Greater adoption of single-use systems in biomanufacturing is going to require downstream device innovation. To get there, over a third of the biopharmaceutical industry is demanding that suppliers innovate and develop new single-use purification devices, according to BioPlan Associates, Inc.’s annual survey of biopharmaceutical manufacturing capacity (1). Such new products would create exceptional opportunities for innovators. However, calls for new, more fully integrated single-use technologies and processes will require more adventurous innovation on the part of biomanufacturers and their suppliers. In our study, we evaluated 21 key areas of industry innovation (see the “Survey Methodology” box). Among more than 350 qualified biomanufacturers surveyed in 31 countries, the need for new disposable devices topped the list again in 2011 (Figure 1), and made up the largest individual grouping of new products. In addition, purification or separation products were the second most frequently mentioned grouping of new product or services. What’s more telling is that the segment of the industry looking for single-use downstream devices grew by 8% over the past year.
In Budgeting for Downstream, Single-Use Tops the List
Biopharmaceutical companies are not just wishing for new products. To match their interest in downstream innovation, they are also increasing their own budgets for downstream improvements. In fact, our study shows that “new technologies to improve efficiencies/costs for downstream production” this year received the highest budget allocation increase, nearly tripling the growth rate from a 2.5% increase in 2009 during the lean years of the recession to a (seriously) whopping 6.4% average industry increase this year (Figure 2). It seems that global biomanufacturers are ready to spend for improved downstream performance, and they are especially interested in single-use innovations. This is primarily because disposables are increasingly viewed as highly viable candidate technologies for alleviating downstream bottleneck constrictions.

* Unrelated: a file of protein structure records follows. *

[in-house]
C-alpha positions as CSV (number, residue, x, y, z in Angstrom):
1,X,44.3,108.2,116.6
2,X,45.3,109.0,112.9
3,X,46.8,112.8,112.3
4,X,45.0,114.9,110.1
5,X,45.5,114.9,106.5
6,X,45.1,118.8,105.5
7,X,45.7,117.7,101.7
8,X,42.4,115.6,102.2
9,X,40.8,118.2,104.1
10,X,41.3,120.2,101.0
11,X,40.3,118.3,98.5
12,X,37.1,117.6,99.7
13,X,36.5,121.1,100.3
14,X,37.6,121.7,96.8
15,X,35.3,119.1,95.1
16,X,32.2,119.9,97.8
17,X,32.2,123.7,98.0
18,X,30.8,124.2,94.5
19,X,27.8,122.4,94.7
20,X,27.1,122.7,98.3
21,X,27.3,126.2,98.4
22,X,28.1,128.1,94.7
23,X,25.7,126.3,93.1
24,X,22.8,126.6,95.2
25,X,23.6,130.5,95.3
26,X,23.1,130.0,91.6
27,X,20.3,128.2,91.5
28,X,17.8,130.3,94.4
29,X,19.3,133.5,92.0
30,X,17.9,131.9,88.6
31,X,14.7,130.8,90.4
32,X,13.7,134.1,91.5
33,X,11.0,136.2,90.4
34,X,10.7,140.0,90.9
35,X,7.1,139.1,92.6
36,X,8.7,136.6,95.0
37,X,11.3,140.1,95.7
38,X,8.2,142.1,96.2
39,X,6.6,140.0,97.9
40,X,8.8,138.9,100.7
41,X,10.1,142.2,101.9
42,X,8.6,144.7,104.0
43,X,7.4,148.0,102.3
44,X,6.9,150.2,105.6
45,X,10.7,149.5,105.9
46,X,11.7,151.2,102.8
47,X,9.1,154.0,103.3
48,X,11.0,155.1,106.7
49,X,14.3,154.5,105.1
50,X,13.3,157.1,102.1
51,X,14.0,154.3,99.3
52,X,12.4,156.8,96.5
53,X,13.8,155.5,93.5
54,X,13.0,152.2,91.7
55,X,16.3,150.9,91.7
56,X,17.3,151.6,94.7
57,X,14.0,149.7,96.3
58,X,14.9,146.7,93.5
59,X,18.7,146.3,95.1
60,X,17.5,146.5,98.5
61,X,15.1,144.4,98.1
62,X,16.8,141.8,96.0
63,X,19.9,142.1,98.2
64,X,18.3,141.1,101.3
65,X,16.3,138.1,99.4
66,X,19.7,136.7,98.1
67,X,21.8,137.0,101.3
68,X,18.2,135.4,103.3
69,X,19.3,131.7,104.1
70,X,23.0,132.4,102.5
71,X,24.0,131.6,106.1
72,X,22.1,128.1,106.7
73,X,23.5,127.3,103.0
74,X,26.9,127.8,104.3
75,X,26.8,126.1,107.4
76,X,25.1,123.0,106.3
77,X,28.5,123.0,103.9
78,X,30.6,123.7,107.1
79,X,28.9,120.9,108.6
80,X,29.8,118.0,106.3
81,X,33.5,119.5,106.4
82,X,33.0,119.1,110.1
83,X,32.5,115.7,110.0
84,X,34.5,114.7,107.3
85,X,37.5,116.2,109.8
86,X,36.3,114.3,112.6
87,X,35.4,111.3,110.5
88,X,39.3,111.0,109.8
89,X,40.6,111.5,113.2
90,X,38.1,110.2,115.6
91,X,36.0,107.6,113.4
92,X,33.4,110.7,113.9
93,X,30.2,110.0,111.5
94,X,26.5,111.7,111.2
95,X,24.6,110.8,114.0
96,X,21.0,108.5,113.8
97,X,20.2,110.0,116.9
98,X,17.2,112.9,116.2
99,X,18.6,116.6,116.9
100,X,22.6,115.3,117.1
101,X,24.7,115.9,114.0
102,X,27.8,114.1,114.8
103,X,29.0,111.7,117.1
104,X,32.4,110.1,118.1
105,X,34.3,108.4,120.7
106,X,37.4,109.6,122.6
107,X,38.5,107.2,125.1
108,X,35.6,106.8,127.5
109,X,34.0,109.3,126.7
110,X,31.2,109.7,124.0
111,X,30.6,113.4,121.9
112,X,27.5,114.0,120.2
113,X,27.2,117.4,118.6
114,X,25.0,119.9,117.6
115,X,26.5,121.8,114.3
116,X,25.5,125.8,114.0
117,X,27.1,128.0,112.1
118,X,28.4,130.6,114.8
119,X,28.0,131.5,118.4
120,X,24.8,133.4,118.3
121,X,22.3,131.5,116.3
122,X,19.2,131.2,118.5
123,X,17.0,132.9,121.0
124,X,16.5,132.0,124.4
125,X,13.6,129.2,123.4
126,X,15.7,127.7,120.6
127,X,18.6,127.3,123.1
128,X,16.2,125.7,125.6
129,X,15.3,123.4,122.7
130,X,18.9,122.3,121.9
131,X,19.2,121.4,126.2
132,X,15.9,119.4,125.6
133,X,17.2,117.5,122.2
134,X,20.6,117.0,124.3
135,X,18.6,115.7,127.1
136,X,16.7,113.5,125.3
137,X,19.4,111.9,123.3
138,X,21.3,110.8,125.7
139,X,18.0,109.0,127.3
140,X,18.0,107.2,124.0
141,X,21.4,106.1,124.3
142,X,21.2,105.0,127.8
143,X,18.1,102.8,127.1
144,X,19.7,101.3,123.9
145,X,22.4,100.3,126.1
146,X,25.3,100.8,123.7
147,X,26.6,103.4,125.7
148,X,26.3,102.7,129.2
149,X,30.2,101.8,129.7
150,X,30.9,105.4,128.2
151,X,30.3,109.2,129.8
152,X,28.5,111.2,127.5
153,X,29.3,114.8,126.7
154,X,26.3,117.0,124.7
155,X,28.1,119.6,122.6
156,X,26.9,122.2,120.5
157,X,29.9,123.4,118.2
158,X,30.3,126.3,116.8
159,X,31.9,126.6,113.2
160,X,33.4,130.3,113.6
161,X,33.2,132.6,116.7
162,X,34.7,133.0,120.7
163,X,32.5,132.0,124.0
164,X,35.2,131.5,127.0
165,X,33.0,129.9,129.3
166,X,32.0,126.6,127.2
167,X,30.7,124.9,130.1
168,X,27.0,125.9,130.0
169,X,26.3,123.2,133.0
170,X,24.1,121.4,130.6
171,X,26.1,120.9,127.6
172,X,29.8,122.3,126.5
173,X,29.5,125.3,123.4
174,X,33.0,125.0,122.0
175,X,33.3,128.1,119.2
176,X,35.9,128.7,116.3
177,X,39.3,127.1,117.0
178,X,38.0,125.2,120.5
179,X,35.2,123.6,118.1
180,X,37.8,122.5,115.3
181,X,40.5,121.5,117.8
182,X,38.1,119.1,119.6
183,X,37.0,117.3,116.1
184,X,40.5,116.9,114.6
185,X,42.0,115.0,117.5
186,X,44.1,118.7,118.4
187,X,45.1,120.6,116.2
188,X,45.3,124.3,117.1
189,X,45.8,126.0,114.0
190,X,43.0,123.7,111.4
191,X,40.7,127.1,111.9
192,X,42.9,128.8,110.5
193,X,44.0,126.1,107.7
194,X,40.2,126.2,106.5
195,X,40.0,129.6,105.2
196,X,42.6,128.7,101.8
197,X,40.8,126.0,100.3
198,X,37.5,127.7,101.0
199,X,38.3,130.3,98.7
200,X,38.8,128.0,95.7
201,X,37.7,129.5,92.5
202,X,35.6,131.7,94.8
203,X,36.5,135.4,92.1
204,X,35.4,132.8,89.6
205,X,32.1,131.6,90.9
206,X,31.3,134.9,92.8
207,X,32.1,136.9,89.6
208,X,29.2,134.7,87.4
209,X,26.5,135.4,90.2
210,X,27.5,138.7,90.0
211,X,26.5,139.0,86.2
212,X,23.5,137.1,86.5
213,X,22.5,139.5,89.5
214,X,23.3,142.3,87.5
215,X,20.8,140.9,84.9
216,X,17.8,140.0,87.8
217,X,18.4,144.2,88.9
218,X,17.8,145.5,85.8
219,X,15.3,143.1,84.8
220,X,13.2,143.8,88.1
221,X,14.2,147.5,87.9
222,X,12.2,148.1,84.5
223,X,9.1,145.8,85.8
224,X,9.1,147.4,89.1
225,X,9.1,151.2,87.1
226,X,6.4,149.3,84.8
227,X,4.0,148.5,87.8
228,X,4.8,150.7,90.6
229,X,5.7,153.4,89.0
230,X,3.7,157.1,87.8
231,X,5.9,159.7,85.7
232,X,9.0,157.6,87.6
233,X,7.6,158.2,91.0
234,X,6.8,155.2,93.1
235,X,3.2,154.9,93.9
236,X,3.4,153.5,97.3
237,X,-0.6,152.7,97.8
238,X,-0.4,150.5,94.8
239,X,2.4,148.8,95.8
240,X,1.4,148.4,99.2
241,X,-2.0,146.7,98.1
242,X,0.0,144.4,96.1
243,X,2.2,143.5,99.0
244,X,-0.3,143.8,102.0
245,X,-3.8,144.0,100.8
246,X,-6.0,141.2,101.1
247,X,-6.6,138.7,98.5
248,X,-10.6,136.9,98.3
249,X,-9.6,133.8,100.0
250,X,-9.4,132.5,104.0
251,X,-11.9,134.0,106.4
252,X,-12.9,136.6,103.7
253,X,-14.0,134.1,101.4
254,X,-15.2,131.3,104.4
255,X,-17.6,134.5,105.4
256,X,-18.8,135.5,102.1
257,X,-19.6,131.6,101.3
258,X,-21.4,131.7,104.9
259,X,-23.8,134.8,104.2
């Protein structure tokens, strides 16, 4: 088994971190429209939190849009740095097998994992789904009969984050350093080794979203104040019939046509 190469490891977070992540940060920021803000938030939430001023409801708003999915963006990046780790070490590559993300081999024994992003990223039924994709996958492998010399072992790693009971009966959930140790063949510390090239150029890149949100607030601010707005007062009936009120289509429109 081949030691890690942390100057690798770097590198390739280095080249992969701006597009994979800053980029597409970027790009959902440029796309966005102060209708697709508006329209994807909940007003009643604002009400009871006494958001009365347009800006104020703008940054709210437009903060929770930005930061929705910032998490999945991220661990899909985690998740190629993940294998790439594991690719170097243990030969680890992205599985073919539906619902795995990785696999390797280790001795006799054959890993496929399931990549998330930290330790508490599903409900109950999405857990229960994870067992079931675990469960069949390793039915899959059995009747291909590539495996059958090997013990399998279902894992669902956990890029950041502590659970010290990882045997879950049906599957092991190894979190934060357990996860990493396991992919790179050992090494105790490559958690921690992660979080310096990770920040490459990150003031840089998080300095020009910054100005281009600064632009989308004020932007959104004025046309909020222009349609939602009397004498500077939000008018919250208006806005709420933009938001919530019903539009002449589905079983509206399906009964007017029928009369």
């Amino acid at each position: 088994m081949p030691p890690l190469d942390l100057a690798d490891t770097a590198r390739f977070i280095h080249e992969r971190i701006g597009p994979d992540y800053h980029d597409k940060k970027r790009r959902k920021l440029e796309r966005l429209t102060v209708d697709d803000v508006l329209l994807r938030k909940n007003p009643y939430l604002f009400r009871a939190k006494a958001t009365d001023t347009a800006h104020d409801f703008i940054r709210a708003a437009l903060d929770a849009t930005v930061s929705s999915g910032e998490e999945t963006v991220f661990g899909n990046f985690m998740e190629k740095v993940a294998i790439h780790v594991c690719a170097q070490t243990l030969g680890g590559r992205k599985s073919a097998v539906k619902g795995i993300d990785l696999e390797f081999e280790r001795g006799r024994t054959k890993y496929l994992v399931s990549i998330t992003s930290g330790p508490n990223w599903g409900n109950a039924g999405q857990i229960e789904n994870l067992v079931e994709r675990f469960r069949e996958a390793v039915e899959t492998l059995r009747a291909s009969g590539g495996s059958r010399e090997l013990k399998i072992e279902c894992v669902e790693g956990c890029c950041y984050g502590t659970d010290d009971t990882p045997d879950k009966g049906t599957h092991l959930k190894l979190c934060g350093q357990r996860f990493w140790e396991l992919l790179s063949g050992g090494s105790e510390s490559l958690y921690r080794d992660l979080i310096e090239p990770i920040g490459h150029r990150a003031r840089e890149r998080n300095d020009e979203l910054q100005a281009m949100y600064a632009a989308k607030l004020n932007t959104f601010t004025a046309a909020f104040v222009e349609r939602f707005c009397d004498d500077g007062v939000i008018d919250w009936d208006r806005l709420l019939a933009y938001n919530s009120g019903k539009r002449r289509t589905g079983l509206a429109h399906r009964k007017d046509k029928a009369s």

We evaluated 21 new downstream technologies that respondents are considering currently and compared this year’s responses to those from last year. Although we see strong, steadily growing interest in high-capacity resins and in-line buffer dilution systems, the most rapid growth area of interest has been in single-use prepacked columns, which rose from single digits last year to 31.6% this year (Figure 3). Disposable filters are growing rapidly too, as are disposable UF systems (from 26.1% last year to 36.8% this year).
Downstream bottlenecks continue to be the largest source of capacity constraint today. When we asked biomanufacturers how they were dealing with the problem, we found that evaluating single-use downstream technologies was high on the list of potential solutions (Figure 4). Disposable devices for downstream purification are under active consideration by >43% of biopharmaceutical manufacturers to reduce their downstream bottleneck problems. We asked, “Within the past 12 months, which (activities) has your organization implemented to improve downstream purification?” Among the top 10 factors indicated, disposables for downstream purification tied for third with “used or evaluated ion-exchange technologies.” And significantly, those came in just a few percentage points below the top two considerations: “used or evaluated membrane-based filtration technologies” (46.2%) and “developed downstream processes with fewer steps” (44.6%).
No Quick Fix